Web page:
Thursday, April 30, 2015

Studio Work In New York City

Hi Dear Folk,

Here are a few photos from The Boy.  He is up in New York visiting and getting hands on experience in a sound studio.  Just a few of his NYC photos.  Their teacher who they are staying with has worked on several Ken Burns, PBS films over the years.  She has done their sound tracks.

The above photo reminds me of Russia, why it should I do not know.  I think it's the way her hair is wrapped in the head covering.


Monday, April 27, 2015

MC3, Daffs and Orchids

Hi Dear Folk,

Why does one think at sixty that you can do what you did at forty?  I have been asking myself that after overdoing it in the garden two weekends ago.  The trouble is I have to fit this in on the weekend, it was the dreaded spring clean up, the one where you never cleaned anything up last autumn and now you have a grand clean up.  My excuse is that there is no point because our oak tree does not even start shedding leaves until January or February.  Starting at 7:00 AM and finishing at 5:00PM I think is overdoing it and another weekend day spent with at least four hours in the garden.

One should be very tired, no I'm wide awake all Sunday night or just about, so needless to say I had to take Monday off work.  Monday started out nasty and rainy Mr. B. was home, I did some crochet and later in the afternoon the sun did come out and by then I was rested, and we took our free lunch coupons that someone gave him for Chic fil a and treated ourselves, our big splurge out, was hiking out the additional money for milk shakes.

I did get to accept Rob's award, his name is on this plaque.  It was a very low key affair with goodies. He won it for his essay entitled -  Blade Runner Breaks into the Second Golden Age of Television.  The money helped him out this month as he has been working on a shoot and has not spent so much time at work.  In one hand and out the other isn't that the way of life?

Here are some daffodil photos from over a week ago, the daffs were late here, but our spring has been so cold and changeable that everything is a good two to three weeks behind.

I had quite a nice show by my backdoor this year.

These were flattened and bent by the rain, so washed the dirt off them and made an arrangement to enjoy them for a while.

So the other week I go to my once in two weeks or so visit to Trader Joe's during my lunch hour at work and this is what I found, and couldn't leave the store without buying it.  An orchid that looks like a Pansy face.  What I didn't realize is that it is very fragrant and fills the house with it's pungent smell, which is most noticeable when you first walk in.  I so love this.

I also have the added delight this year of a Robin making it's nest right by our backdoor in the honeysuckle climber.  Our Dutch Colonial upstairs floor juts out over the downstairs, so it is a wonderful dry place to build a nest.  I've had other birds nest there before, but not every year.  Guess where he is getting his building supplies, he is pulling the roots and what is left of the cutback reeds out of our little pond.  He comes with his mouth laden and streamers flying behind and I have not seen the Mrs.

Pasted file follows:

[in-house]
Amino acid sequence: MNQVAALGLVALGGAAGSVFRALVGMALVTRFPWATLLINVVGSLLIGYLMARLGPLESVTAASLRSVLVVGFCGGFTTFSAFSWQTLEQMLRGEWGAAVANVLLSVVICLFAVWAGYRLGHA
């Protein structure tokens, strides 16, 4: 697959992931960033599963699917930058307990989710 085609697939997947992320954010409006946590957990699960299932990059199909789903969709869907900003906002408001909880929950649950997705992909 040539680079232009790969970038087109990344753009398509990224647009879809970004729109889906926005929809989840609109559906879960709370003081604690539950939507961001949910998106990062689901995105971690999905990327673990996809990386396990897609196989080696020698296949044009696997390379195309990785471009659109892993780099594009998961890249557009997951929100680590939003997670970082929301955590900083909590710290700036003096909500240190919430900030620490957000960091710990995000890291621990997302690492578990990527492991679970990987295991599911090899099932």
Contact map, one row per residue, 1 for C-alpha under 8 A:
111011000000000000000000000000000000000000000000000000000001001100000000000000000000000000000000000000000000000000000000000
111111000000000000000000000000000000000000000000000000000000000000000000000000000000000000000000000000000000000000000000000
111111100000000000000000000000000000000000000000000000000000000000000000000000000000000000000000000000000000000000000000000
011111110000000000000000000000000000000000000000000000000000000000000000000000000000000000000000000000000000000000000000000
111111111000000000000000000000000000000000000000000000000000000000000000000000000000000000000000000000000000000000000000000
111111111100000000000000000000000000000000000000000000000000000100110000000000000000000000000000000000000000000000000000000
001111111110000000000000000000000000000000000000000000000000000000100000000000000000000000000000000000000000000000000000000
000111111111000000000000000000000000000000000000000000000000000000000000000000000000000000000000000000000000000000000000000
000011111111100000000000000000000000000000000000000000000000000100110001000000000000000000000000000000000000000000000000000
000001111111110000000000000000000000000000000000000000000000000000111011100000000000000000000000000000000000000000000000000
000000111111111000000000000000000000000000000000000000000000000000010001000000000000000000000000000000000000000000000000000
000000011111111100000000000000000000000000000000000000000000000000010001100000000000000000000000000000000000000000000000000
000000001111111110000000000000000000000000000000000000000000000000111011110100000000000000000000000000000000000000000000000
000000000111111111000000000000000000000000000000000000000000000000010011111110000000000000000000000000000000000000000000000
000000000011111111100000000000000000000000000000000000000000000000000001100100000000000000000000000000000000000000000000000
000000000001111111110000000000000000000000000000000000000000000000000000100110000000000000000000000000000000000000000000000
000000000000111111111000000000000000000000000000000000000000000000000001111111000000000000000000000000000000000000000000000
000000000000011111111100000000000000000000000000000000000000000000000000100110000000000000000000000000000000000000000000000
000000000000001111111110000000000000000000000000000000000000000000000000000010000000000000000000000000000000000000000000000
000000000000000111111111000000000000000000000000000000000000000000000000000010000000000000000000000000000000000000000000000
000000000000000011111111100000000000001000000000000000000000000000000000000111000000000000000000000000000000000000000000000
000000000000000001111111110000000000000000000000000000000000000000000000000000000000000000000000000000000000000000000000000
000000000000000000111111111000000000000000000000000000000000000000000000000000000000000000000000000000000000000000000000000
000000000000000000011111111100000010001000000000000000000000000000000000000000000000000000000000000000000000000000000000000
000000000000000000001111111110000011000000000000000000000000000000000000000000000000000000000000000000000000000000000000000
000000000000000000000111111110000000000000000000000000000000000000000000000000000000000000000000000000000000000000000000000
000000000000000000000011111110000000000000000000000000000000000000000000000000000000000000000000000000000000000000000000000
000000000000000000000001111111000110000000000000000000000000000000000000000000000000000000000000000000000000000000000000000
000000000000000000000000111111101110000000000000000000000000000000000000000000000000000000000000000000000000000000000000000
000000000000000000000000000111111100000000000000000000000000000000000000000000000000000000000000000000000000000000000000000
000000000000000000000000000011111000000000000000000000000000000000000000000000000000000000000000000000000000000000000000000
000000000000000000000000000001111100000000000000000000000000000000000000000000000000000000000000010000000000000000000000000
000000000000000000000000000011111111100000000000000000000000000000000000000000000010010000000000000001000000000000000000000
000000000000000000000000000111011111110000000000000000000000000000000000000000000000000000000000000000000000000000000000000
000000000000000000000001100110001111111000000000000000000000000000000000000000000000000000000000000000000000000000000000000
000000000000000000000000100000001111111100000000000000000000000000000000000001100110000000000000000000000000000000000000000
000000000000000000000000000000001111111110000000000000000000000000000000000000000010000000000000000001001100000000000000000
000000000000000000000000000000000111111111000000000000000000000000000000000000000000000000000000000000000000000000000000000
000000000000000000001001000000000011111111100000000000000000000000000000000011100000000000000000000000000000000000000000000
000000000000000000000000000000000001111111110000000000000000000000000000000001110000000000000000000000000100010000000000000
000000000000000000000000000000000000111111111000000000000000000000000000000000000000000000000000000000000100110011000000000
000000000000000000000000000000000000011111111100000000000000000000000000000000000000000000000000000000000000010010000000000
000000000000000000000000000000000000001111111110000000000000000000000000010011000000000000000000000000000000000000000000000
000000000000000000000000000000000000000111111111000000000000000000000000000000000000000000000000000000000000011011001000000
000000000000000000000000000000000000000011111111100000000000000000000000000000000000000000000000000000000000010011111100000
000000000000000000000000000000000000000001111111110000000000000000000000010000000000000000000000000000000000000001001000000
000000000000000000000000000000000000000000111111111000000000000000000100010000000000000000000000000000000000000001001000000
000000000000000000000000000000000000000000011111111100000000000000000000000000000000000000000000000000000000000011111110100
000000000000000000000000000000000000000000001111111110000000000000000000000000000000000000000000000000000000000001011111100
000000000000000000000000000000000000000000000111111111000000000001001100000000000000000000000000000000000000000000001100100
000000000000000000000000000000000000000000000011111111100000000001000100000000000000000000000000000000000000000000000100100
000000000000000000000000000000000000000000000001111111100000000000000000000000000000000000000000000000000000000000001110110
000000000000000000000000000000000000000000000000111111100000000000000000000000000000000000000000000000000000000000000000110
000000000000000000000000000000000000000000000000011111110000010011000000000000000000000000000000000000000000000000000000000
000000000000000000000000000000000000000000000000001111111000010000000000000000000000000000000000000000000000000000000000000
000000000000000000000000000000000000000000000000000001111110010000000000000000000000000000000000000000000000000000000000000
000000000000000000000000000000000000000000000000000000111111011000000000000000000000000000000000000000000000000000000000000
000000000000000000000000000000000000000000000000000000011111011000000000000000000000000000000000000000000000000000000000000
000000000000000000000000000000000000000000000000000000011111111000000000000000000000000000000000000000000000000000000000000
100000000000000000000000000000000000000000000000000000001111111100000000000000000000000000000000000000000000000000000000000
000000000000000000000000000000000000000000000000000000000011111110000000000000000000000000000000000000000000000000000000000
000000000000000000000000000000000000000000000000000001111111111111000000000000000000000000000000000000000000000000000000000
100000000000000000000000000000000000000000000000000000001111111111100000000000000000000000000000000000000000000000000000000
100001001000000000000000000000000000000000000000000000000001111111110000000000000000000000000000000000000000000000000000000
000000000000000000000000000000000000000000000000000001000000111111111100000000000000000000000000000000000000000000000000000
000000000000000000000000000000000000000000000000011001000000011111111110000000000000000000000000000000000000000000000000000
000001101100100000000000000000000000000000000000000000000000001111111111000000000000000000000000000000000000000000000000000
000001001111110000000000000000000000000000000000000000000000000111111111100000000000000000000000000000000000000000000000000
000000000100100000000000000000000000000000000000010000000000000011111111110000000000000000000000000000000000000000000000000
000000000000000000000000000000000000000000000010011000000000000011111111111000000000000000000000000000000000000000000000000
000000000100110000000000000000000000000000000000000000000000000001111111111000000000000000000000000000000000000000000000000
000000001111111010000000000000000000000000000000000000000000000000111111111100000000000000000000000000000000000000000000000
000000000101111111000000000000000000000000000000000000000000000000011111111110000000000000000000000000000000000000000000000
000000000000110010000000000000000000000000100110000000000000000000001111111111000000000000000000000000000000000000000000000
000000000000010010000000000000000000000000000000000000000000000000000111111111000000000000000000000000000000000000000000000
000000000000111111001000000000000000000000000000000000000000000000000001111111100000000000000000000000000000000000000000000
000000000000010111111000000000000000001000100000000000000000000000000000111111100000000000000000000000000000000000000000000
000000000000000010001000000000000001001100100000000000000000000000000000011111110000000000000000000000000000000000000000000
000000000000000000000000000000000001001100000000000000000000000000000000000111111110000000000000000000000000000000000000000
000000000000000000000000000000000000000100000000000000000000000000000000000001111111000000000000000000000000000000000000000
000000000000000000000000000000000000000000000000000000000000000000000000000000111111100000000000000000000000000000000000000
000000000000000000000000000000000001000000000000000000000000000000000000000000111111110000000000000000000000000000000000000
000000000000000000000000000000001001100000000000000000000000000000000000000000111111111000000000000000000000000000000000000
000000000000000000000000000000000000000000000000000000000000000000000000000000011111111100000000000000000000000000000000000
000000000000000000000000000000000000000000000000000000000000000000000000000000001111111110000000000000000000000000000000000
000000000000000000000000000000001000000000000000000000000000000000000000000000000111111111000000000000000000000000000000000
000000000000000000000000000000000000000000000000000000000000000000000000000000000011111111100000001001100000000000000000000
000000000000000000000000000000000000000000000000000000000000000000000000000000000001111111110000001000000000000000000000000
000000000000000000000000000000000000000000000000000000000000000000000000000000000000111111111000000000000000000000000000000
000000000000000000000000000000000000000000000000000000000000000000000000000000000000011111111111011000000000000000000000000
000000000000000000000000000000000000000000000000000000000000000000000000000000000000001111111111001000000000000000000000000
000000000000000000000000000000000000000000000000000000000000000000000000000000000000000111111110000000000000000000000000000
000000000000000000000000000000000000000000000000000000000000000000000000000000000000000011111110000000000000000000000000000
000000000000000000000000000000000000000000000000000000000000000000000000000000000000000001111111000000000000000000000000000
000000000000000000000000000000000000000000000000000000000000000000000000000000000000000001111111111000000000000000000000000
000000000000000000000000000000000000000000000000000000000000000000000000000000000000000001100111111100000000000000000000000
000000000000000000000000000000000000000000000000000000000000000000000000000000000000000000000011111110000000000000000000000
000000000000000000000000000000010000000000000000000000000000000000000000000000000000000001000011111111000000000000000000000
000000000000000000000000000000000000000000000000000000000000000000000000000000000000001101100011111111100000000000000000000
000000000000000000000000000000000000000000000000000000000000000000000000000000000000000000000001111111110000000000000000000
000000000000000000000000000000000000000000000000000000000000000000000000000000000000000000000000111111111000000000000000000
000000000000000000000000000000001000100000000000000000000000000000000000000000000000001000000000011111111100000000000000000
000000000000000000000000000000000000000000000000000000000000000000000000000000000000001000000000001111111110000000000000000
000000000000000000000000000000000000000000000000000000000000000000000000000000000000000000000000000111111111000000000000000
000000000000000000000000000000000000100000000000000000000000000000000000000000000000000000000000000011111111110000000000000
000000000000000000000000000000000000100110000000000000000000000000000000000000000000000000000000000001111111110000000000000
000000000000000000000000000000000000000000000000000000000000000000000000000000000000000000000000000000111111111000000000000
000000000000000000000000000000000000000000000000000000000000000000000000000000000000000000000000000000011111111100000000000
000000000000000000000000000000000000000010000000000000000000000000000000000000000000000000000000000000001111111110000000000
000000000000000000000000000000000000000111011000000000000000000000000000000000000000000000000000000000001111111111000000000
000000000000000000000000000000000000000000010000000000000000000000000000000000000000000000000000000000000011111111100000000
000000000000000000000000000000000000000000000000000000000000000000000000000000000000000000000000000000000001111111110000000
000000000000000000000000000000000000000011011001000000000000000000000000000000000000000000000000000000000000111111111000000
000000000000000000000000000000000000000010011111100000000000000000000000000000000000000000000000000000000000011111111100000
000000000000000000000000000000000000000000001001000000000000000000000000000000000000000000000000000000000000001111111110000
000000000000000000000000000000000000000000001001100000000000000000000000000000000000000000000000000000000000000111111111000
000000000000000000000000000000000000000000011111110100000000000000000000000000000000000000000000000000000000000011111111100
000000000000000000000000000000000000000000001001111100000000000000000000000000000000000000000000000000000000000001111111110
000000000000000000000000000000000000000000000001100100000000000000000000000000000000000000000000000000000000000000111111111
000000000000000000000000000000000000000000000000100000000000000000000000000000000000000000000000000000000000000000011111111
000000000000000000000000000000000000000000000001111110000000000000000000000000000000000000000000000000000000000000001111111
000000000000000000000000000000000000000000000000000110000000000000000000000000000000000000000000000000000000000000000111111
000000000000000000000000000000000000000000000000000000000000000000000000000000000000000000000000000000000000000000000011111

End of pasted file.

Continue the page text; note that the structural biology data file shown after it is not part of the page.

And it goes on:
It's no wonder that wetland areas are so vital to the environment, sometimes Mr. B. has to take a hack saw to the reeds as they just overfill the pond.  The point being they so hold together that no way can you get them out without a hacksaw, just think what wetlands do to stop coastal erosion, let alone all the wild life that benefit.  So I am happy that our tiny little pond besides a great place for the animals to take a drink and the birds to take a bath, is now a nest building resource.  So far she has not touched the little pile of yarn ends I left there, maybe they are just too bright, nests  need to be camouflaged.

More going on, on the crochet front will share that another time.

Take care,

Saturday, April 25, 2015

Blade Runner Breaks Into the Second Golden Age of Television

Blade Runner Breaks Into the Second Golden Age of Television

The cult classic science fiction film Blade Runner directed by Ridley Scott has weathered the last thirty years incredibly well. As epic storytelling has moved from the big screen to the small screen in what the New York Times calls “a golden age” for television, so has Blade Runner’s influence (Carr C1). The reimagined television series Battlestar Galactica, which has earned critical acclaim from the likes of Rolling Stone who, in 2006, called it “the smartest and toughest show on TV,” owes an incredible amount to the groundwork that Blade Runner has laid down in the dystopian science fiction genre (Edwards). There are many cinematic styling cues that the reimagined television series borrows from Blade Runner, yet the similarity between the two narratives is even more significant.

            The most obvious similarity between Blade Runner and Battlestar Galactica is the presence of humanoid robots in each along with the strikingly similar narrative path the androids follow. Humanity creates robots as slaves, but they develop into sentient beings and rebel against their makers. Subsequently, they are exiled from humanity and barred from earth. With their mental faculties fully formed, the androids come back in search of freedom from the shackles that humanity has placed on them. This narrative fits both Battlestar Galactica and Blade Runner equally well. In Blade Runner, the Replicants have a pre-assigned number of years they are allowed to live. The Replicant Roy Batty makes his desire to break free from this imposed restriction very clear when he finally meets his maker toward the end of Blade Runner.  When asked “what can he [the maker] do for you,” he responds: “I want more life, father” (Blade Runner 1:23:00-1:23:50). Batty wants an unrestricted lifespan and he must conquer his maker to achieve it. Although the androids, or Cylons[1], in Battlestar Galactica have already achieved an infinite lifespan, they are still not completely free because they were condemned by mankind to the far outskirts of the galaxy. They come back in search of total domination and to free themselves of any tethers with which humanity has bound them. The striking resemblance between these narratives is no coincidence.